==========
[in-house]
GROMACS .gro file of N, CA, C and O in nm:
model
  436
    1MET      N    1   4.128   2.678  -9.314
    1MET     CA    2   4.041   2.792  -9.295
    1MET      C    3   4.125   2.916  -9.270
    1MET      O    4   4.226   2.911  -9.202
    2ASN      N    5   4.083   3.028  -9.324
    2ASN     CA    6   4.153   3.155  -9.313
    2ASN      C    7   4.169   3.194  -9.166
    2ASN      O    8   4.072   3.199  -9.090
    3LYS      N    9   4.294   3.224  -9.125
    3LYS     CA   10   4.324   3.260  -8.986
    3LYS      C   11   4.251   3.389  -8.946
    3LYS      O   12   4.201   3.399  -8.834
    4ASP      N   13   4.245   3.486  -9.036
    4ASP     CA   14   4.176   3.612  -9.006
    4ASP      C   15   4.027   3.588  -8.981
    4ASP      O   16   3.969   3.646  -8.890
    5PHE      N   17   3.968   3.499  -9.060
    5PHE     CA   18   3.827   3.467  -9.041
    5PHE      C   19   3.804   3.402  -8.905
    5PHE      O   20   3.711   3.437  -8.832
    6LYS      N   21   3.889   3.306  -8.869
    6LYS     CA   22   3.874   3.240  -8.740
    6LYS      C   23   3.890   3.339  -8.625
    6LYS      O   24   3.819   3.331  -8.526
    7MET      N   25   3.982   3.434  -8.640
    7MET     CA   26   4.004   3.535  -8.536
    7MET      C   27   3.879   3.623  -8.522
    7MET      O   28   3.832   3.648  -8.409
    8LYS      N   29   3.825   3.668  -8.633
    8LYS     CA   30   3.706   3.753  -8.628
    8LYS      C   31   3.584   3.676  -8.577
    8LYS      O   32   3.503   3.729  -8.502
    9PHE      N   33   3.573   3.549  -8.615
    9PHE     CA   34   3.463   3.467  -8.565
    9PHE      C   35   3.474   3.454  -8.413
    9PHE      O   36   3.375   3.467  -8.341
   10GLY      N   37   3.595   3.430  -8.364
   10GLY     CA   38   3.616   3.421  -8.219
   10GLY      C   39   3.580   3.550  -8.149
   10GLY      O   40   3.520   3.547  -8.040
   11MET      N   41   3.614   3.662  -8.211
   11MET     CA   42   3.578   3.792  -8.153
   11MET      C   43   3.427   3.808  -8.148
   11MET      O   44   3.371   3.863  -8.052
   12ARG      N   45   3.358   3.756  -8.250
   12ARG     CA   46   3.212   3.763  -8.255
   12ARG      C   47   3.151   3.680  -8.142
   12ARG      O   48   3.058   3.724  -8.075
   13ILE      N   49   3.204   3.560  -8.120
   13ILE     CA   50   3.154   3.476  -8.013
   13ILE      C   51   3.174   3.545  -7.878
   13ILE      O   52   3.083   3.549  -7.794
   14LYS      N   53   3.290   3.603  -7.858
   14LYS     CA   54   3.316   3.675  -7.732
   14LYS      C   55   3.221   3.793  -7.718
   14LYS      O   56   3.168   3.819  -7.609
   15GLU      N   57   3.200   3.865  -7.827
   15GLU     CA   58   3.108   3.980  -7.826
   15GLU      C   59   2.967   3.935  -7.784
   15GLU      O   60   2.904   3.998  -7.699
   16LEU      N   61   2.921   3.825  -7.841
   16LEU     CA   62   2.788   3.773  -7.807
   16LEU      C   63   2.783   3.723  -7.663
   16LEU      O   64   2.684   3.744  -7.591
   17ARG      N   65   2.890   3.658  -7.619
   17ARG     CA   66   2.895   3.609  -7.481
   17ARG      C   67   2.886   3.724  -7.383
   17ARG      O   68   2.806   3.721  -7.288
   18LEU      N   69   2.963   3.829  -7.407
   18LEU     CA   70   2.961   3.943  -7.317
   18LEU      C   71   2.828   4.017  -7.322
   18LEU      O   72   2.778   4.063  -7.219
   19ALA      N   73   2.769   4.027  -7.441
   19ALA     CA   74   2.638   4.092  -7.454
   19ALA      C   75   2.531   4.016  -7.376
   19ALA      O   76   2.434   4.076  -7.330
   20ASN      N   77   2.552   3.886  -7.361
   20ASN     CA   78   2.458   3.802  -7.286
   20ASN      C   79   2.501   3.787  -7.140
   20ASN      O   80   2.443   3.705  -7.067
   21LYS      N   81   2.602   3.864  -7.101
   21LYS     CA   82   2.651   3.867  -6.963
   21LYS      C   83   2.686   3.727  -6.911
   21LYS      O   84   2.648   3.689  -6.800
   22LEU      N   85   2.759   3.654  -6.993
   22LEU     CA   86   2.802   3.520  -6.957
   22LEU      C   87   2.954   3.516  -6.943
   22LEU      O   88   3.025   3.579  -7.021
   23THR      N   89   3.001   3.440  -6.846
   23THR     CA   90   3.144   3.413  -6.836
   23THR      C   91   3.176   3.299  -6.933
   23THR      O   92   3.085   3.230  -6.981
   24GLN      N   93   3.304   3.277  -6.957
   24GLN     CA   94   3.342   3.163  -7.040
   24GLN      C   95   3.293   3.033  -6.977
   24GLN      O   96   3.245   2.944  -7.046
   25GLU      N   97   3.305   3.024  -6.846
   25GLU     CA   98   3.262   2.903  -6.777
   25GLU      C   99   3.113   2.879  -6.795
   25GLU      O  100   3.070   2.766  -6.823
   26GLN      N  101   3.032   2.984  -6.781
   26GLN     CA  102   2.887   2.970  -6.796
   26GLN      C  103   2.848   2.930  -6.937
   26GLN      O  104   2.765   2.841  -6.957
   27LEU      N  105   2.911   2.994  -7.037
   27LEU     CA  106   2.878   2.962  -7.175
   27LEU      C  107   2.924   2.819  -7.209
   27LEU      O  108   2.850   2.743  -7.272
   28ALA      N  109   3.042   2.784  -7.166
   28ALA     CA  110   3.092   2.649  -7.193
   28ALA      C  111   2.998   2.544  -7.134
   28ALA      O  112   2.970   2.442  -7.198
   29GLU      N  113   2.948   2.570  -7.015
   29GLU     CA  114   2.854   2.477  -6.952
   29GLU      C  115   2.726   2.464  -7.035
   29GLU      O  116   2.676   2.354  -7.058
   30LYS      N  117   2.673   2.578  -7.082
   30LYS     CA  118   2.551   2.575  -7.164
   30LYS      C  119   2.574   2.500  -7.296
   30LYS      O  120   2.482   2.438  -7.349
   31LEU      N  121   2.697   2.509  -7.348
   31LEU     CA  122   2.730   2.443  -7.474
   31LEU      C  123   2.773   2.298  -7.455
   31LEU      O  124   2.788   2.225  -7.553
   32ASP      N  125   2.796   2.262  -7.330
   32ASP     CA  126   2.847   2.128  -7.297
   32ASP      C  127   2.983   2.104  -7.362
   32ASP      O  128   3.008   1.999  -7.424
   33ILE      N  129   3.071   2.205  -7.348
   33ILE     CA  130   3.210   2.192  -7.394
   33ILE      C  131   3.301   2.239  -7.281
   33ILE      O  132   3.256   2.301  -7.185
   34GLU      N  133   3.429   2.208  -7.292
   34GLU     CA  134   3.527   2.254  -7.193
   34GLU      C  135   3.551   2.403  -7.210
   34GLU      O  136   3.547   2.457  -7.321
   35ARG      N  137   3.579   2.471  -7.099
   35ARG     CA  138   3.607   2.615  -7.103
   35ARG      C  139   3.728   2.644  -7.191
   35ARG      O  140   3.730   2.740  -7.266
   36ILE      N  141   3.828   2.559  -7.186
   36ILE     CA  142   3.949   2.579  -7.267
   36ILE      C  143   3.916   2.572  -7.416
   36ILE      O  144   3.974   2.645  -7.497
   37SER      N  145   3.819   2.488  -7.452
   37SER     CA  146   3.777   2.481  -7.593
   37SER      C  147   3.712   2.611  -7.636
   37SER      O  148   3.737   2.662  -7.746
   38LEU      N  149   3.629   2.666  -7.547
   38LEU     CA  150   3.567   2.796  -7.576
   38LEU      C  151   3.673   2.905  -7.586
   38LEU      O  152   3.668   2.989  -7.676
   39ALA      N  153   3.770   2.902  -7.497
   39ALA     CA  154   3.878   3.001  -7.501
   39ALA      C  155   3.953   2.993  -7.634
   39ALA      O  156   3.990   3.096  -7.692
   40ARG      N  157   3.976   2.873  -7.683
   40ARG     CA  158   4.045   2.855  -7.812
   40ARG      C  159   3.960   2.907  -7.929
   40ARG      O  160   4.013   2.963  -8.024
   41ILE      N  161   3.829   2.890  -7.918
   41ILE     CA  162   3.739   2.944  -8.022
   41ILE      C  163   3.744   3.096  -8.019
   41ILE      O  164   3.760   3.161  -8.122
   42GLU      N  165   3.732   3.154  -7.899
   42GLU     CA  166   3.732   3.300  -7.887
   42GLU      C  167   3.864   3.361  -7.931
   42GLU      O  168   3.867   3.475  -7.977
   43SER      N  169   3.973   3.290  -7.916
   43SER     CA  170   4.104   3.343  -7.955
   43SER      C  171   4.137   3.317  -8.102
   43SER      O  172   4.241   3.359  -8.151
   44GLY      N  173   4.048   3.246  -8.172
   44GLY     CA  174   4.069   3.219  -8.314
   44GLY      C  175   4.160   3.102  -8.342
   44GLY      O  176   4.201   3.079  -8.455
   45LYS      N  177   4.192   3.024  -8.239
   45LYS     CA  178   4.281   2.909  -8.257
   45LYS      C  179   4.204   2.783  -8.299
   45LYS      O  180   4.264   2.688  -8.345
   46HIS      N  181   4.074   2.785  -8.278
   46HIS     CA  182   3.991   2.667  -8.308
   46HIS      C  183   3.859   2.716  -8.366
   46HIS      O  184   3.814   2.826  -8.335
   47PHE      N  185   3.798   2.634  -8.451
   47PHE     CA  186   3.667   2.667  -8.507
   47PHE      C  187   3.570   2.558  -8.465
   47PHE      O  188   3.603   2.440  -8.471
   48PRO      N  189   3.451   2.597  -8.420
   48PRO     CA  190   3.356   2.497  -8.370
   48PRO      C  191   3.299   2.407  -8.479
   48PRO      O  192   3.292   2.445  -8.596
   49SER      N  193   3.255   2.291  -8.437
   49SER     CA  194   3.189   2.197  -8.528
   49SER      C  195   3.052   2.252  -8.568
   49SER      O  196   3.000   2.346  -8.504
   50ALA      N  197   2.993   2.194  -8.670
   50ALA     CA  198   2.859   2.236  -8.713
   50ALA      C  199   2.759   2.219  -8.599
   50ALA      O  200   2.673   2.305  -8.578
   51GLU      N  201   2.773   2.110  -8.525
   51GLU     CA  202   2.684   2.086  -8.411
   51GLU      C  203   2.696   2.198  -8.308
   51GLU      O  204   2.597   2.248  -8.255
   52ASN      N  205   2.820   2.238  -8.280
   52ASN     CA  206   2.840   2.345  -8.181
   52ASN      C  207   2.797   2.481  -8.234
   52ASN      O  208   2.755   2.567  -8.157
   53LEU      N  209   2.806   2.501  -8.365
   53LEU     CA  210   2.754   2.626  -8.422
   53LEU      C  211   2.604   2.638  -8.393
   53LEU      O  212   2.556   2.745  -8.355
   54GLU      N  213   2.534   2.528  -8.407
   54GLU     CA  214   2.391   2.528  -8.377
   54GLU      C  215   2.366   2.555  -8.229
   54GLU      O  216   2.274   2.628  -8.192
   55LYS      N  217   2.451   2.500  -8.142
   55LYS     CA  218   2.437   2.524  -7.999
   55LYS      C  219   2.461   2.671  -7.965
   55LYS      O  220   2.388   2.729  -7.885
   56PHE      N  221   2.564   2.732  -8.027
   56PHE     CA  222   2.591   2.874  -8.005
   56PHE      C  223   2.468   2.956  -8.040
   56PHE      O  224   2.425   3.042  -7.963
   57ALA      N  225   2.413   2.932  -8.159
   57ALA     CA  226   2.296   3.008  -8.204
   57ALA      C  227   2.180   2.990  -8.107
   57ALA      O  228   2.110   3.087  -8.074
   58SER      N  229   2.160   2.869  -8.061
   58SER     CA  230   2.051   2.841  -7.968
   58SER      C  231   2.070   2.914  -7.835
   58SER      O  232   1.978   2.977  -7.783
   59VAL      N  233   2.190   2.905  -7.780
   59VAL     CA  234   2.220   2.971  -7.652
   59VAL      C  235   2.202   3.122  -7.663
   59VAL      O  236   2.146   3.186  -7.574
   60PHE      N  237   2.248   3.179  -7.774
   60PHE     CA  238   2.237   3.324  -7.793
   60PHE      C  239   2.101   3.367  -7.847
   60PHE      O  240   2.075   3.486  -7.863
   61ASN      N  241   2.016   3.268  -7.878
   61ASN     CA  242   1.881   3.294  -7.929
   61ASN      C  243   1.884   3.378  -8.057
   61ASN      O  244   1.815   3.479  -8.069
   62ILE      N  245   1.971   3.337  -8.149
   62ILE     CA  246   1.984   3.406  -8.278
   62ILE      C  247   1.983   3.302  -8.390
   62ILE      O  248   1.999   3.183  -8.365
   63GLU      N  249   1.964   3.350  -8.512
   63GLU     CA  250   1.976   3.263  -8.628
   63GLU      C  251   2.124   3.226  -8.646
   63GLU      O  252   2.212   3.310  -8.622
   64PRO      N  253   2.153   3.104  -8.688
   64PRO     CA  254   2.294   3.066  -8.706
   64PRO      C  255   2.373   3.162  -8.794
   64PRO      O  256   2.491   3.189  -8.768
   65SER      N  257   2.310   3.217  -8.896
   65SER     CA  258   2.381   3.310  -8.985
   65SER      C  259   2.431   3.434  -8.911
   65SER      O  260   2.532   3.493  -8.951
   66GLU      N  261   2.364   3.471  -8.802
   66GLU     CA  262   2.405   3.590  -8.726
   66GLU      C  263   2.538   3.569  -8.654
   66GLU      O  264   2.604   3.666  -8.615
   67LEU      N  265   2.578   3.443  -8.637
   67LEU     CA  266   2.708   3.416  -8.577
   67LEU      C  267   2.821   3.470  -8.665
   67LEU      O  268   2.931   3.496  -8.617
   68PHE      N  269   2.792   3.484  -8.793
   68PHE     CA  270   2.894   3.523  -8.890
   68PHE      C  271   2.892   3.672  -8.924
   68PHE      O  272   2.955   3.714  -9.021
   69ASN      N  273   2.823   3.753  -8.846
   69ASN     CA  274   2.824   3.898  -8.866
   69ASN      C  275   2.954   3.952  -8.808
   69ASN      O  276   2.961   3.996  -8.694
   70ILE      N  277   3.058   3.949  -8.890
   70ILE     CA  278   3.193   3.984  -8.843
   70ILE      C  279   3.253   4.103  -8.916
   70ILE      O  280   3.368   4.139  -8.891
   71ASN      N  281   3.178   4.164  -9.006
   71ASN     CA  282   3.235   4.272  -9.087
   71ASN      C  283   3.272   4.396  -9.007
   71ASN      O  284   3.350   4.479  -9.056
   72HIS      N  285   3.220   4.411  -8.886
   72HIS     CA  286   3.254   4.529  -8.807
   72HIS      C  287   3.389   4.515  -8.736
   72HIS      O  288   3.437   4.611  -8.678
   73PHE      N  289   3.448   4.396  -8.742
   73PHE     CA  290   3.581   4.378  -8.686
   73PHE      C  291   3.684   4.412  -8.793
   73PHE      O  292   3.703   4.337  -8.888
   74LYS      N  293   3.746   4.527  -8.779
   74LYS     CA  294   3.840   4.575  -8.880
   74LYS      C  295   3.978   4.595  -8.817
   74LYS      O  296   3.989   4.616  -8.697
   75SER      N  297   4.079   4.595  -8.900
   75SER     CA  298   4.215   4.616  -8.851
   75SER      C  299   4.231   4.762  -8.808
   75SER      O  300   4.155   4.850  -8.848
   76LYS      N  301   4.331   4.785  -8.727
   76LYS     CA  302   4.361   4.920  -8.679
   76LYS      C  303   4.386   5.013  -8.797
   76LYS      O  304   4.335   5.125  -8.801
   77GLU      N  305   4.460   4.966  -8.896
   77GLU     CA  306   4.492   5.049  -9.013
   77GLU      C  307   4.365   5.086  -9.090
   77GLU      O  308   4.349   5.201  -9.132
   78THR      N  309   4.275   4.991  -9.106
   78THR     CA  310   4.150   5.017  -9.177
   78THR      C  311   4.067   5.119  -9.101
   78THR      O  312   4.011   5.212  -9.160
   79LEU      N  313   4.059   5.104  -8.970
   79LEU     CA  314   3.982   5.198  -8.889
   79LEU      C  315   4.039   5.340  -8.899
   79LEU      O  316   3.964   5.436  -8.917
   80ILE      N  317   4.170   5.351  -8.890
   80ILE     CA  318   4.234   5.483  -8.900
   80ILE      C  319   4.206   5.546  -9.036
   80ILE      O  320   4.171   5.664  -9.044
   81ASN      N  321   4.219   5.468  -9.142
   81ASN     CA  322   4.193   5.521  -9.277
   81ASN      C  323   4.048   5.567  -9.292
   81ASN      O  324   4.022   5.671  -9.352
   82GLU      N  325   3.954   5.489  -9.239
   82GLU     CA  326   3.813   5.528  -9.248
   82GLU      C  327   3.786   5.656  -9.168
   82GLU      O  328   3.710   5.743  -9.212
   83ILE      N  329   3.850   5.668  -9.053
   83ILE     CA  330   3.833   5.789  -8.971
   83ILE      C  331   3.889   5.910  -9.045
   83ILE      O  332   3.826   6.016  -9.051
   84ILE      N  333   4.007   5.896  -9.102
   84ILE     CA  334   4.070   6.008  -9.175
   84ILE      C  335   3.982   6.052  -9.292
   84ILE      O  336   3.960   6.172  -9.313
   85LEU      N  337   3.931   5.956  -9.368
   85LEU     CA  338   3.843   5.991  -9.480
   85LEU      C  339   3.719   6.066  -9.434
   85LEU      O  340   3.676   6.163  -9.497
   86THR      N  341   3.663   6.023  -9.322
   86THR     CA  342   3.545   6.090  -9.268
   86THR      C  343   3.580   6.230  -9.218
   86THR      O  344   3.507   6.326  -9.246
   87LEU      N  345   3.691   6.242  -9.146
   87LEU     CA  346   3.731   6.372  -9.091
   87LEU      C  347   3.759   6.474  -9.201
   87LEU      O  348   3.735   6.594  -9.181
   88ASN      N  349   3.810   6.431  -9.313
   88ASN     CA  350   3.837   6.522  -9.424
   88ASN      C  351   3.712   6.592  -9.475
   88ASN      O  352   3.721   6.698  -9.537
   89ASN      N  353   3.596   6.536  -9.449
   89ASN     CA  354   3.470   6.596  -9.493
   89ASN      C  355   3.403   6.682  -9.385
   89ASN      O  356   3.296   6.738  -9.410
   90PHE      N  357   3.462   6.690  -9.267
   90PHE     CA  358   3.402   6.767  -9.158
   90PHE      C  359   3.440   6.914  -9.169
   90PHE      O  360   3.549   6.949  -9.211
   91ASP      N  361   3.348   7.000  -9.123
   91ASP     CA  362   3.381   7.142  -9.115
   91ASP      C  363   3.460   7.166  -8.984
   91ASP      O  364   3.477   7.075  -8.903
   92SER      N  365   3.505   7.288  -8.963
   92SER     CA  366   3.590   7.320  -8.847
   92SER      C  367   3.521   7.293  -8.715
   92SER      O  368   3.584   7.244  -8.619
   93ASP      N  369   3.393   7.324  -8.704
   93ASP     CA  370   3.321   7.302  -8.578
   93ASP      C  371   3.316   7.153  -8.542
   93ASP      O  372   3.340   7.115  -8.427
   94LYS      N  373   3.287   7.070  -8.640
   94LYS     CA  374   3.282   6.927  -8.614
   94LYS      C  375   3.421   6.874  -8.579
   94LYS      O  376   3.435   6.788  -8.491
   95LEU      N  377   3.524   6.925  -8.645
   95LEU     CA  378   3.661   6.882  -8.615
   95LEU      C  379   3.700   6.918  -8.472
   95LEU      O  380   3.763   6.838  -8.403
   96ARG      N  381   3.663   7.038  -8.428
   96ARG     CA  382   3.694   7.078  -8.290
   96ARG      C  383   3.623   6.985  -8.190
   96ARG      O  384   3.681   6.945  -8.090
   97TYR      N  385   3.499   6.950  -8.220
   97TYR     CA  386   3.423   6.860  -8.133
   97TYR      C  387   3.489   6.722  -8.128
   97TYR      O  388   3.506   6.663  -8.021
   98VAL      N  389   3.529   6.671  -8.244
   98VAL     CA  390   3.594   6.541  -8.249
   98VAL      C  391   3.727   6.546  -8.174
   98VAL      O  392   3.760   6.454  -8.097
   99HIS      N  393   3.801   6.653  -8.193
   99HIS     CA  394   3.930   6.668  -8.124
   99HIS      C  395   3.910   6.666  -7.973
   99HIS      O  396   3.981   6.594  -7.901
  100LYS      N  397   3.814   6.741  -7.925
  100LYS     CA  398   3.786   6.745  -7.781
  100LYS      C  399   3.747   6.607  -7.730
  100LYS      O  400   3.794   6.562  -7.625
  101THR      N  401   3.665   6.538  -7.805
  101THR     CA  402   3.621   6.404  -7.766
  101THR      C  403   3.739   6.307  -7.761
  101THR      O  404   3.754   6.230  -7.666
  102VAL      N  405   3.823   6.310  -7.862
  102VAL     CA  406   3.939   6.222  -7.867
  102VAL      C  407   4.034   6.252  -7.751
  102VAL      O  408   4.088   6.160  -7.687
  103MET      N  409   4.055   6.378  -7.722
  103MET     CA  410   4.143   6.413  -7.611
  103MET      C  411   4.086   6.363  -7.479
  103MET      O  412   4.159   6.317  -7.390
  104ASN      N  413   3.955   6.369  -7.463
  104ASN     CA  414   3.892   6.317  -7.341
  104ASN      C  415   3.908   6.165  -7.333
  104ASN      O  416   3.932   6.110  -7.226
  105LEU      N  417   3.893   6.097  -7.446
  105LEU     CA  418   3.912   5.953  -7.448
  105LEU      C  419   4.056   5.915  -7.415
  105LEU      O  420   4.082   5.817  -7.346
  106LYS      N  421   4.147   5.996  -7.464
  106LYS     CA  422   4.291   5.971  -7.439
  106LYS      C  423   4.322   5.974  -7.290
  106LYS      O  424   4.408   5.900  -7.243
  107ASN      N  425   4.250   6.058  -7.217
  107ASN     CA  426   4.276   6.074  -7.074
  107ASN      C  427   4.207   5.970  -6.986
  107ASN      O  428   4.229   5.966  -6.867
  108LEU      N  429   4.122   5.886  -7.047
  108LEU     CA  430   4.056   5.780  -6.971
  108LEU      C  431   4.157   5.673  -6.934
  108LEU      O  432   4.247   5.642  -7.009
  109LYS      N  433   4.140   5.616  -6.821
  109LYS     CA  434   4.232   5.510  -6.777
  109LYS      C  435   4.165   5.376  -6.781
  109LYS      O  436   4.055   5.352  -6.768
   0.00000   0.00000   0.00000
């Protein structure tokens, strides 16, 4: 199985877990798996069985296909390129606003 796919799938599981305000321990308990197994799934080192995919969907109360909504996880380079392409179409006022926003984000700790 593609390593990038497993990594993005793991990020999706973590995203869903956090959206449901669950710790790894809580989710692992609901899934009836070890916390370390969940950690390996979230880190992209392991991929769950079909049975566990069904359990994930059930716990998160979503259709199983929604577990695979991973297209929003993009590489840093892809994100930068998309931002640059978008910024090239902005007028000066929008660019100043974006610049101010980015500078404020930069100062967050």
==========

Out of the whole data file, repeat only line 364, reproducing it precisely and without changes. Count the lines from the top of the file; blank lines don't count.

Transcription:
   90PHE      O  360   3.549   6.949  -9.211